The first Asian sale (February 2015) at Chiswick Auctions was a great success making over £125,000. Particularly good results were achieved in the fields of cloisonné, paintings, bamboo carving, porcelain and scholar’s objects.
Following the success of the Ming exhibition at the British Museum two star lots had strong connections to the Ming Dynasty (1368 – 1644) and in particular to the Xuande Emperor who ruled China (1425 – 1435) a great patron of the arts and an accomplished painter in his own right.
One of these lots 182 was a pair of small framed album leaf paintings discovered by Lazarus Halstead (Asian Art specialist) on a visit to a local house in Chiswick. The paintings had clearly seen better days, one was missing a pane of glass and half falling out of the frame and the vendor told of how the pieces might well have reached the dustbin had it not been for his interest and enthusiasm for them. Despite this the two paintings, one of pomegranates, the other of daffodils, were well painted and of a good age. What really set Lazarus’s pulse racing, however, was the Xuande seal in the top left of one of the paintings. The successful bidder clearly also noticed this when they paid £3300 for it, dwarfing the £150-200 estimate.
The star of the auction was lot 73, a cloisonné enamel loop eared tripod incense burner. Attributed to the Ming Dynasty, this piece was the star lot of the sale selling for £30,000.
The exceptional price, well above the £6,000 – 8,000 estimate, shows that the market accepts the piece as early 15th century in date, created under the reign of the Xuande emperor. This reflects recent research led by the Cloisonné exhibition at the Bard Graduate Centre, New York in 2011, and curators at the Palace Museum in Beijing has re-evaluated the dating of Chinese cloisonné. It also comes in the context of increasing attention being paid to the correct dating of bronzes of the Xuande period, following the sale of the Ulrich Hausmann collection at Sotheby’s in October 2014 and work by Lu Pengliang (of the Bard Centre) published in Arts of Asia in November 2014. It is worth noting, however, that even “Xuande” bronzes of a later period can command a good price. A 19th Century tripod incense burner with apocryphal Xuande mark (lot 207) took a respectable £960 in the same sale.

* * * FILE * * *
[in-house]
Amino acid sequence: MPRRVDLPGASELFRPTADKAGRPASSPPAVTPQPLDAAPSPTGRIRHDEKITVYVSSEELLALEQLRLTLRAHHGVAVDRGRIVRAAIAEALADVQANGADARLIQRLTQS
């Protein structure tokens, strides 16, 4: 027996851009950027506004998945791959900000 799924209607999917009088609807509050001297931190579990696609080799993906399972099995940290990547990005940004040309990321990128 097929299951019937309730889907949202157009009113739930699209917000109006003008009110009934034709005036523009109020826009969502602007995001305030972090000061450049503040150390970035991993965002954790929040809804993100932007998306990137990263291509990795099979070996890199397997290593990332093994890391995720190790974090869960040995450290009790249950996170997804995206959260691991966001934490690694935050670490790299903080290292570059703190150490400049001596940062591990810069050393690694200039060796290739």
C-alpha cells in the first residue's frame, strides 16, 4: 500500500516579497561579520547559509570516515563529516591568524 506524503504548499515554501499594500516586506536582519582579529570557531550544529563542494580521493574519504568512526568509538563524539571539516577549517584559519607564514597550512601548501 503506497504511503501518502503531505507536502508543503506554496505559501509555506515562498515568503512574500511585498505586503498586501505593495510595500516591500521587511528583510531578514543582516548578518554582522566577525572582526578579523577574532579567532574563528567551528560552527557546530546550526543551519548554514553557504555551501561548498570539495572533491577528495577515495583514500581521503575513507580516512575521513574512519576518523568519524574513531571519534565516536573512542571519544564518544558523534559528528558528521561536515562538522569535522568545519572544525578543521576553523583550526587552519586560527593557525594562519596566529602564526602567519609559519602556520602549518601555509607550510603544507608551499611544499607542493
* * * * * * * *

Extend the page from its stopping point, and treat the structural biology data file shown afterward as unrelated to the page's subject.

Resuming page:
Other items from the scholar’s desk also proved popular in the auction. A single owner collection of five carved bamboo works of art, two brush pots and three incense containers, went well beyond their estimate achieving a combined price of £15,600.
Alongside the successes in Chinese art there were also notable successes in Southeast Asian Art.
A Khmer sculpture discovered lying in a dusty London basement for years sold for £9360 (lot 148). Khmer sandstone sculpture is notoriously difficult to date as talented carvers with sophisticated aging techniques has been creating fake pieces since around 1900. This piece was tentatively ascribed an 8th Century date, making it a rare and early piece.
A graffitied heart chiselled into the breast of the figure, believed to be Durga, suggests that the piece was removed and given as a love token. The piece had also been recently broken and glued together. Comparing differences in the patination of the stone above the heart and across the breakages of different times are consistent with an early date. However, the ultimate clue to the dating lies in the artistic quality of the piece, a matter of connoisseurship and judgement. Over the course of the viewing several of the leading experts in dealers in South East Asian sculpture scrutinised the piece and the consensus view was that the piece was indeed genuine.
Chiswick Auctions is now accepting consignments for the next Asian Art specialist sale which will take place on 5 May 2015.